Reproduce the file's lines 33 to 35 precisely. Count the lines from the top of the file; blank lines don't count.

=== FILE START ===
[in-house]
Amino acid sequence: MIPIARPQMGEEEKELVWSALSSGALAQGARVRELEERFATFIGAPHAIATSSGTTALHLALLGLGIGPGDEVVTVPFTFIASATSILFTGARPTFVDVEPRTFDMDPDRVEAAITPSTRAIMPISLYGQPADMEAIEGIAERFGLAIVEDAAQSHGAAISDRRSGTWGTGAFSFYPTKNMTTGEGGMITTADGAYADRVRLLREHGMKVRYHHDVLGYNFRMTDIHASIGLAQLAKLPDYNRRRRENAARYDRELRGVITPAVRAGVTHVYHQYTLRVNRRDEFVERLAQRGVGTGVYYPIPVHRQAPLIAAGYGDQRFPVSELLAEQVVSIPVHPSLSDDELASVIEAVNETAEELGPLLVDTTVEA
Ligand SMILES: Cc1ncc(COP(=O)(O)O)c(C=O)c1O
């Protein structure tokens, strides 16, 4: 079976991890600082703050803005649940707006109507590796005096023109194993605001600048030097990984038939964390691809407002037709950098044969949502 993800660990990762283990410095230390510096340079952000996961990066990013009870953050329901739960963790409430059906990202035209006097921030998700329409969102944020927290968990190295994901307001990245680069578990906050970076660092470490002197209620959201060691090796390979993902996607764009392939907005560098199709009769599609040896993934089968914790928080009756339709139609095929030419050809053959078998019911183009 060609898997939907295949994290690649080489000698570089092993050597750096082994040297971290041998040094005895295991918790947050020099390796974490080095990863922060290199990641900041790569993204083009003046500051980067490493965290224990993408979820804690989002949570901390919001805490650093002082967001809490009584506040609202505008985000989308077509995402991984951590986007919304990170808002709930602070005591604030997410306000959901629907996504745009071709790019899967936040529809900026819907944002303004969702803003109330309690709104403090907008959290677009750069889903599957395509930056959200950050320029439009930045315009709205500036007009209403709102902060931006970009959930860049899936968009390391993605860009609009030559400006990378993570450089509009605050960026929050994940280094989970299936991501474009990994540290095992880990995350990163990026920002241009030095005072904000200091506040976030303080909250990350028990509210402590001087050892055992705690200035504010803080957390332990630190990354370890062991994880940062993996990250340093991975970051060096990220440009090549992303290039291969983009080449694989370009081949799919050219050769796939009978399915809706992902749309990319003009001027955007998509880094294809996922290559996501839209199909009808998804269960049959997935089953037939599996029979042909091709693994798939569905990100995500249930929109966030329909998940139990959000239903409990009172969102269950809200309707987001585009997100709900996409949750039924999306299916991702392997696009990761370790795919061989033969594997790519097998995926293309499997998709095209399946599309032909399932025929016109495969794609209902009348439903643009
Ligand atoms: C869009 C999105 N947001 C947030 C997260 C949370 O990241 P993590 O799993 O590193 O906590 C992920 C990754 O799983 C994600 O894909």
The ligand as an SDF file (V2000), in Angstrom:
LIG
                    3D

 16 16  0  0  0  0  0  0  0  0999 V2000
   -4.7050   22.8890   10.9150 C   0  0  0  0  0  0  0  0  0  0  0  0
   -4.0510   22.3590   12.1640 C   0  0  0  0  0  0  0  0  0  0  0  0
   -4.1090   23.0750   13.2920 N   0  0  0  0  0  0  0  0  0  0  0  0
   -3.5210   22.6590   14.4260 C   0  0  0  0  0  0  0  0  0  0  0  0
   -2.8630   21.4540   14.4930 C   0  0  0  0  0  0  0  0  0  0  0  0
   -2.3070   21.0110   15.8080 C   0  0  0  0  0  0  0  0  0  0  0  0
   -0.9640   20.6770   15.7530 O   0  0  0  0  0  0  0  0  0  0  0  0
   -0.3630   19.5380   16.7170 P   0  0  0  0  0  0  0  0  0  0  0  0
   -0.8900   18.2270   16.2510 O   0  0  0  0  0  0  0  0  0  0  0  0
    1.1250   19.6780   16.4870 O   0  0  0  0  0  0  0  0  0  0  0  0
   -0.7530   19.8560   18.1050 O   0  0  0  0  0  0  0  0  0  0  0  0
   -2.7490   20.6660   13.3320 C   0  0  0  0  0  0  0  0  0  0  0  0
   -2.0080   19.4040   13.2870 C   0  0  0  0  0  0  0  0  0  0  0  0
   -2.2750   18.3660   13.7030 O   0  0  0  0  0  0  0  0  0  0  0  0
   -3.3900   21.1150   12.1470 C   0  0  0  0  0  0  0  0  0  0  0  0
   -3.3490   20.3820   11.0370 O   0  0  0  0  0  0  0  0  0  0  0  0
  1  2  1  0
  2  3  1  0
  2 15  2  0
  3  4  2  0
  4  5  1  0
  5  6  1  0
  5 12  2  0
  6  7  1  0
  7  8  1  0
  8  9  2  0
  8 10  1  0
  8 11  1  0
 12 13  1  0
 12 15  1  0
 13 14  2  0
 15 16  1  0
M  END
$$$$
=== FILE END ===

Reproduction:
  6  7  1  0
  7  8  1  0
  8  9  2  0